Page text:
Laghman For Our Vegetarian Kaz. Princess
I am on a felt food kick. I also can't stop thinking about Kazakhstan. It is hard not to view everything in my
life through the lense of our adoptive experience. I have a friend with kids raised in a bilingual and bicultural household. We have lots of discussions about how children learn and keep languages and how to make cultural traditions a part of family life. This is an even greater challenge when you are not native to the language or the culture and have spent very little time living outside of America. Also I think I have mentioned before that there is no immigrant population of Kazakhs and few foreign exchange students representing that country living in the US. So how do I teach my daughter about the culture she left behind in such a way that she will be both interested in it and feel a part of it as she makes the journey towards adulthood?
The Kaz. Princess loves her Lifebook (a book about a child's life before adoption), we look at it almost everyday. You can see from the blog I have started to explore the cuisine of Kazakhstan. Thank goodness for the internet as we can not just pop on over to a local restaurant to sample potato samsa or "five fingers". So my strategy at this point is to tell lots of stories about our 9 weeks in Kazakhstan and do research on Kazakh fairytales ( I will do a post on this later). This I will use as a springboard for daily conversations about the culture. I have lists of toys and activities to make/do based on traditional life on the Steppe. I try to think of things she would be seeing, smelling, tasting, playing with, and doing as a child growing up in her native country. This is my inspiration. It must be a part of her daily life until she says "please mom no more Kazakhstan". Otherwise I fear she will feel no connection to the beautiful place where she was born. Wish me luck. I hope this encourages other parents of "bicultural"children to get creative!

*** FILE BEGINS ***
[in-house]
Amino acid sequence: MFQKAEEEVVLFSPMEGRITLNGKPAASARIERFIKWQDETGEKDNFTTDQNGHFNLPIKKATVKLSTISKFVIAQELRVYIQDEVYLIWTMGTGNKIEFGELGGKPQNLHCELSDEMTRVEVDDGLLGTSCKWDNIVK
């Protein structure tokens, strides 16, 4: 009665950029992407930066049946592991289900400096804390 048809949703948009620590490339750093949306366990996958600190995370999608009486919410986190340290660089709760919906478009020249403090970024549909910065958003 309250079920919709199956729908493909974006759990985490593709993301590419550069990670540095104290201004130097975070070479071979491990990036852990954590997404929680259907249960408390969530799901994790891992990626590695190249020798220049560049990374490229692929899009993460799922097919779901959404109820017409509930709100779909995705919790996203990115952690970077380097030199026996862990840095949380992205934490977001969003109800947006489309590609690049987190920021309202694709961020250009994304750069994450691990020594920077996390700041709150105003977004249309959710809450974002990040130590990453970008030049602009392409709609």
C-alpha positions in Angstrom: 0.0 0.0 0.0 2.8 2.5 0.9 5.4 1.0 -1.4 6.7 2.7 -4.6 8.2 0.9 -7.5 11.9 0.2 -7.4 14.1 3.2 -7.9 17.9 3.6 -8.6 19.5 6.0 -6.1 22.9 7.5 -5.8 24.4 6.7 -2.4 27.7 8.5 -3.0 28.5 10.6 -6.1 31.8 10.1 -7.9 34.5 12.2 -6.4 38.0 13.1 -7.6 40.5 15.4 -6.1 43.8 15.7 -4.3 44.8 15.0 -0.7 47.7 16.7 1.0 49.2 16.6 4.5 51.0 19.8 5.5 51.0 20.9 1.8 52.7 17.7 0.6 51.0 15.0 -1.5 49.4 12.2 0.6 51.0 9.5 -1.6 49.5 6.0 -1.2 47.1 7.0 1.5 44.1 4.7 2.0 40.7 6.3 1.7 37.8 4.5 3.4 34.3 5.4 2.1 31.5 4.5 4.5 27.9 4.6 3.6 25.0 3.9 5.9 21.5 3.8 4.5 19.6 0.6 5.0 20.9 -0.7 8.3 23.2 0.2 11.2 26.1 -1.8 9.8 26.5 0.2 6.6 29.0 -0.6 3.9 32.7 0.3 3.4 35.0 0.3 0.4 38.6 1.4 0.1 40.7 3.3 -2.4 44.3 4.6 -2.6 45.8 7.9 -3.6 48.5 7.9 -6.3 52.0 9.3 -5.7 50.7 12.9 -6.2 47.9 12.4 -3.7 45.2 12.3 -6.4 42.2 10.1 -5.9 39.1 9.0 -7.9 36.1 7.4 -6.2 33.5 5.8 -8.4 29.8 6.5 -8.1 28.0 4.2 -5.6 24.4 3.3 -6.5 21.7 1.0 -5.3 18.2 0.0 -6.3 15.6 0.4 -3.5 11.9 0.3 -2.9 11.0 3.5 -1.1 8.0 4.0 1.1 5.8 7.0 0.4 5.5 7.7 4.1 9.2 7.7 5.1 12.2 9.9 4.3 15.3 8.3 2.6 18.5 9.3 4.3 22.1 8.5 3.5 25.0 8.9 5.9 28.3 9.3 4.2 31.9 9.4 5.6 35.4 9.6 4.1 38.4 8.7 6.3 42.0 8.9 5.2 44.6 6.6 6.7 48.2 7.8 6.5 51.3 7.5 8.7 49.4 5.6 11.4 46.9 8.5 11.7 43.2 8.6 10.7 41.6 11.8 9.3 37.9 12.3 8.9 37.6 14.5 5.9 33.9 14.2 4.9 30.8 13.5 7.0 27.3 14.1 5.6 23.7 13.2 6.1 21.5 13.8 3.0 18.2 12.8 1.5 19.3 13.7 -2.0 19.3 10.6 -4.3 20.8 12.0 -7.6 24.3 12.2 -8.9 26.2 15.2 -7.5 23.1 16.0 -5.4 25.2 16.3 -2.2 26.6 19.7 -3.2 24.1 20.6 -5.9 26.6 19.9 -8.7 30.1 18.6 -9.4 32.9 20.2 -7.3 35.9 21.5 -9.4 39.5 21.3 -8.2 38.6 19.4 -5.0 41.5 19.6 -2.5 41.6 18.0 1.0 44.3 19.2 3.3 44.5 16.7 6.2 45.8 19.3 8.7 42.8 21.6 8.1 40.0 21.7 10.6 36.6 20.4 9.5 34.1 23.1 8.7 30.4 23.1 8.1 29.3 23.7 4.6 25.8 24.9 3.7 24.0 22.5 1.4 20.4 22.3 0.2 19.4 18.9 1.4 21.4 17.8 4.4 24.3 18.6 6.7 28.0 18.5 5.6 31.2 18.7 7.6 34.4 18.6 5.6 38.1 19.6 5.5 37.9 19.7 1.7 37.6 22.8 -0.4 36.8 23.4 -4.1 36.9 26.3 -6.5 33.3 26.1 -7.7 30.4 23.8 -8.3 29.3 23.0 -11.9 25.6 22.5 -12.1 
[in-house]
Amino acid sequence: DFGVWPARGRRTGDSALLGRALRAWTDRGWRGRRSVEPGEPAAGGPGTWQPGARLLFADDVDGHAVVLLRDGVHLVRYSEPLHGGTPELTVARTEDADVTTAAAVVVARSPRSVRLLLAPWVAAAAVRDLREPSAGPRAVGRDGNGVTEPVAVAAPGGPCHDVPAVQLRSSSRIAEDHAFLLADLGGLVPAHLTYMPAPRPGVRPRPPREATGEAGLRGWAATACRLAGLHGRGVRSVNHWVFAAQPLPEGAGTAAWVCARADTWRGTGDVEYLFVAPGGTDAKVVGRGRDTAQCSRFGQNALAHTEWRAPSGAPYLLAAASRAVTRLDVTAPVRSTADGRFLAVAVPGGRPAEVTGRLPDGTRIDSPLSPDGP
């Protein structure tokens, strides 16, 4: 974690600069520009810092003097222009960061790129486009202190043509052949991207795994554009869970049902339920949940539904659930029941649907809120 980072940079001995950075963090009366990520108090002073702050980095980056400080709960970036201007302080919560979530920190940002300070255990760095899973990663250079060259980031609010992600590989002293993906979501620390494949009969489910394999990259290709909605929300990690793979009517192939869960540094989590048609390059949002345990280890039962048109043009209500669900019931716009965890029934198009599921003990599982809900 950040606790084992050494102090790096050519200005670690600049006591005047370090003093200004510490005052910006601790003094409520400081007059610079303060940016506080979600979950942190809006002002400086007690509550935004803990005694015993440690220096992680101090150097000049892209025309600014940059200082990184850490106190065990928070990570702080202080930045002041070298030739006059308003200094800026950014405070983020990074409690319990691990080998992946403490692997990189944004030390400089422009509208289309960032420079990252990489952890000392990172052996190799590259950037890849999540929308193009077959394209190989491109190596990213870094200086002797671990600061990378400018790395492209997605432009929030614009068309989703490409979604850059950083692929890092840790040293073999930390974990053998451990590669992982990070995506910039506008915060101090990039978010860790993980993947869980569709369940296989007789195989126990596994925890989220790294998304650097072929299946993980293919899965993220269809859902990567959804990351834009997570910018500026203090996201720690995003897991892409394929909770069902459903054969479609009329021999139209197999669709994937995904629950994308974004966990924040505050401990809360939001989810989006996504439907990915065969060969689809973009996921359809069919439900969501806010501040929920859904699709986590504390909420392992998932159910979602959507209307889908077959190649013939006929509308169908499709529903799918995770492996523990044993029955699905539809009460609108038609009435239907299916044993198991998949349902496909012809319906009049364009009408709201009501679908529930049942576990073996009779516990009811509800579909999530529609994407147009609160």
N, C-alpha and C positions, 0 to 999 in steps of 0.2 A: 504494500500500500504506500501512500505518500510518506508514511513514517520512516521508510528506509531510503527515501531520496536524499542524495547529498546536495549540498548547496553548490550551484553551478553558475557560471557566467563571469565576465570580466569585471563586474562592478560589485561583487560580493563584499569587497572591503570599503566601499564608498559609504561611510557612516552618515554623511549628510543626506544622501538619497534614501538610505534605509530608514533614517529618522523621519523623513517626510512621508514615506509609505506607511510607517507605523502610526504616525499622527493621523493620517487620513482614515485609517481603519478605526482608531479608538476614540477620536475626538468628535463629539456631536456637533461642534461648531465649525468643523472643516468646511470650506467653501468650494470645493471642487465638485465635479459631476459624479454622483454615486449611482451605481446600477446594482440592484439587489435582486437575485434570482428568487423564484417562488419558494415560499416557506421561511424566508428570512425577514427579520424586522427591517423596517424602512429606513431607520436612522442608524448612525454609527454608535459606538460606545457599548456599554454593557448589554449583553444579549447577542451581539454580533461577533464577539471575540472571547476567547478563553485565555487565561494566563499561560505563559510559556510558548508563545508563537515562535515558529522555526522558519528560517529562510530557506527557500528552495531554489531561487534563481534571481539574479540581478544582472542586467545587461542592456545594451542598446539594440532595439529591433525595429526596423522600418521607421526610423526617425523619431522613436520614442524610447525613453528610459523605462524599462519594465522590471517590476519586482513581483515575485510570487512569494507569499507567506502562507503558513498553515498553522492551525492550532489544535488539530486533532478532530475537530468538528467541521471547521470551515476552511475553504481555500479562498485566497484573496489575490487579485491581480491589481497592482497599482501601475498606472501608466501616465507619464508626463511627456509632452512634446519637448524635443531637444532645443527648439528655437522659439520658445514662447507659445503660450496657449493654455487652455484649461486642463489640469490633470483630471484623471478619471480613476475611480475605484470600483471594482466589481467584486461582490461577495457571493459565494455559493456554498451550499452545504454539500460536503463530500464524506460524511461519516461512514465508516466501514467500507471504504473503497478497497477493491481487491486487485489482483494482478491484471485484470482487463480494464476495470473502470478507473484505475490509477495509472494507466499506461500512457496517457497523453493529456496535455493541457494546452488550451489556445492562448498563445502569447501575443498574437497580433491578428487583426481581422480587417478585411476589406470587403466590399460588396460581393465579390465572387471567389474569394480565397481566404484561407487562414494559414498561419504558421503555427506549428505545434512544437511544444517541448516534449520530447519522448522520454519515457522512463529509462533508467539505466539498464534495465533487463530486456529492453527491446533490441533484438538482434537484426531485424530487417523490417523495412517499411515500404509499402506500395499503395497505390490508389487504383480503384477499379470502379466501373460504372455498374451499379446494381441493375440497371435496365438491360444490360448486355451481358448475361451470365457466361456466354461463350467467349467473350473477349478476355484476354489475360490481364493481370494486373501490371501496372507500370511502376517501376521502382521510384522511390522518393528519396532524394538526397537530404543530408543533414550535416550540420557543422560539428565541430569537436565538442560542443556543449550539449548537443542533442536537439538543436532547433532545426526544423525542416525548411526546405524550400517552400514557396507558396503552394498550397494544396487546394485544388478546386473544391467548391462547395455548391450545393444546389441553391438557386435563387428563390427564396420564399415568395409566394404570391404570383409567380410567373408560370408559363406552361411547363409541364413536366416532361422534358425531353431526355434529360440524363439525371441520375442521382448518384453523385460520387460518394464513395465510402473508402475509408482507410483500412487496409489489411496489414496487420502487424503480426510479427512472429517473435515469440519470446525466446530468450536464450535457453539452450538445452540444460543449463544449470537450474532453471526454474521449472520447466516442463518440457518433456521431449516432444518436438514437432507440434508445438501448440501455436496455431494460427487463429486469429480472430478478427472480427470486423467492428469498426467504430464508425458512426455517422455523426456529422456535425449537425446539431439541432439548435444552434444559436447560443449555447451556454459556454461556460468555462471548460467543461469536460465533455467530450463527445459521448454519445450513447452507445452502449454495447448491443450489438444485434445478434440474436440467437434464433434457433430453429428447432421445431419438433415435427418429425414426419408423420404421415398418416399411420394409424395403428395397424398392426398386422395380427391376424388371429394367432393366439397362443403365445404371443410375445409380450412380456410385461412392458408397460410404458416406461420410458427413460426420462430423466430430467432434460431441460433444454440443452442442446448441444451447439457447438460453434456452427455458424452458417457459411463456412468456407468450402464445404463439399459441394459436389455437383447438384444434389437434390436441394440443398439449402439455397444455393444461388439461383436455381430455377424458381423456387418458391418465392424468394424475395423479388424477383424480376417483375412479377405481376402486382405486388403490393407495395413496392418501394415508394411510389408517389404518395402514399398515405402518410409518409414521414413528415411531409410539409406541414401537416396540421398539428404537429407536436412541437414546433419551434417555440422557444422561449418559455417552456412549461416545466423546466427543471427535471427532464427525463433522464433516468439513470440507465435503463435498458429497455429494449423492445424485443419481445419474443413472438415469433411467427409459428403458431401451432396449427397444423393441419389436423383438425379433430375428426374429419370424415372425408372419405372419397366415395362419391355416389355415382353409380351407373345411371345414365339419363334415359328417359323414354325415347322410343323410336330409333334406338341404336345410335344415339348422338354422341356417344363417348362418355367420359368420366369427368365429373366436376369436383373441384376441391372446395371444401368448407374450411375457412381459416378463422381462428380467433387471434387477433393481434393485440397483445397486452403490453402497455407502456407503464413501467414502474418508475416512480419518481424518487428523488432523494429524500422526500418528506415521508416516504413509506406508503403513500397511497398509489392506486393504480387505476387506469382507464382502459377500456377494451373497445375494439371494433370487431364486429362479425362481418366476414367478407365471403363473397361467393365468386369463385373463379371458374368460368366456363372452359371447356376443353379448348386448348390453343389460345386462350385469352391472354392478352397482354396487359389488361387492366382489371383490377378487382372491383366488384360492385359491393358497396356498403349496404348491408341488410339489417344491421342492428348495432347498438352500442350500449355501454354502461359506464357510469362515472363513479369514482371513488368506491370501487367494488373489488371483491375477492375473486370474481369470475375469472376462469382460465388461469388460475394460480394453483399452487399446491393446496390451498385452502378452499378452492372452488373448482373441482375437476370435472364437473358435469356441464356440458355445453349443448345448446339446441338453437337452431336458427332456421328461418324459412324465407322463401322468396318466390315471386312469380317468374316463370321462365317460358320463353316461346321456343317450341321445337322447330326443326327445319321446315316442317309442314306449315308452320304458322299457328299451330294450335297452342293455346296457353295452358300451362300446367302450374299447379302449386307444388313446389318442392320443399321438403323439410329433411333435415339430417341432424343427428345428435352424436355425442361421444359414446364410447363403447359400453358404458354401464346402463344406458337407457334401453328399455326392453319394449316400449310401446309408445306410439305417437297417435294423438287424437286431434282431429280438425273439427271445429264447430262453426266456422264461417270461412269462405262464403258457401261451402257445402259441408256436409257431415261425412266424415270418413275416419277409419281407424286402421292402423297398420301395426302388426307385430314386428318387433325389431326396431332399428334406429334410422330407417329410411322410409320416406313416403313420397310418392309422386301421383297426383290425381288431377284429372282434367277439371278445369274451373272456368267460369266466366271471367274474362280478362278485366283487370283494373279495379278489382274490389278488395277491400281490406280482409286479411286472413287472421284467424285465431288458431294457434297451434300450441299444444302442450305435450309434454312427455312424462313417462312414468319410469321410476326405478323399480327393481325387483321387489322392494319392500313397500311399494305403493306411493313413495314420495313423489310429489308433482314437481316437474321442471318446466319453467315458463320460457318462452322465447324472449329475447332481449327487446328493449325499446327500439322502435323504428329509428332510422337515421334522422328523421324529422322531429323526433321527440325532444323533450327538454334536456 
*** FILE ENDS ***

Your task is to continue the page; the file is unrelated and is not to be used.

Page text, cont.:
Draw and cut out your "sauce" templates.
This is for two different servings of "sauce" so you can serve a friend too.
Pin to your felt.
Use sharp scissors to cut out a "front" and a "back" for each separate template
Cut shapes to be your "ingredients".
Here you see onions, cilantro, tomatoes and sweet peppers.
You could cut brown squares or make cubes to represent the traditional mutton or beef.
This tutorial could easily be adapted to make beshbarmak as well.
Sew your "ingredients"on by hand. Notice I switched from squares of sweet pepper to rings for a nicer pattern. Match your "fronts" and "backs" and blanket stitch together.
Cut 15-20 long strips, about 1/2 an inch wide, from a single piece of felt.
To get a nice clean edge it is best to use an exacto knife and a metal straight edge/ruler. Cheap synthetic felt tends to stretch out of shape as you cut it if it is poorly put together. Test it for thickness and strength before buying. Some wool felt will also pull apart as you cut it if it is made by true felting technique.
So have some fun by trying to make felt food. I warn you it is quite addicting A quiet meditative activity to do in the evenings. If you want to make some real laghman you can find a recipe on this previous post.
I thought I would try and make the real noodles from scratch this week but right now that feels a bit daunting as bread is challenge enough for me. This month you can look forward to posts on both real as well as felt samsa and pelmeni.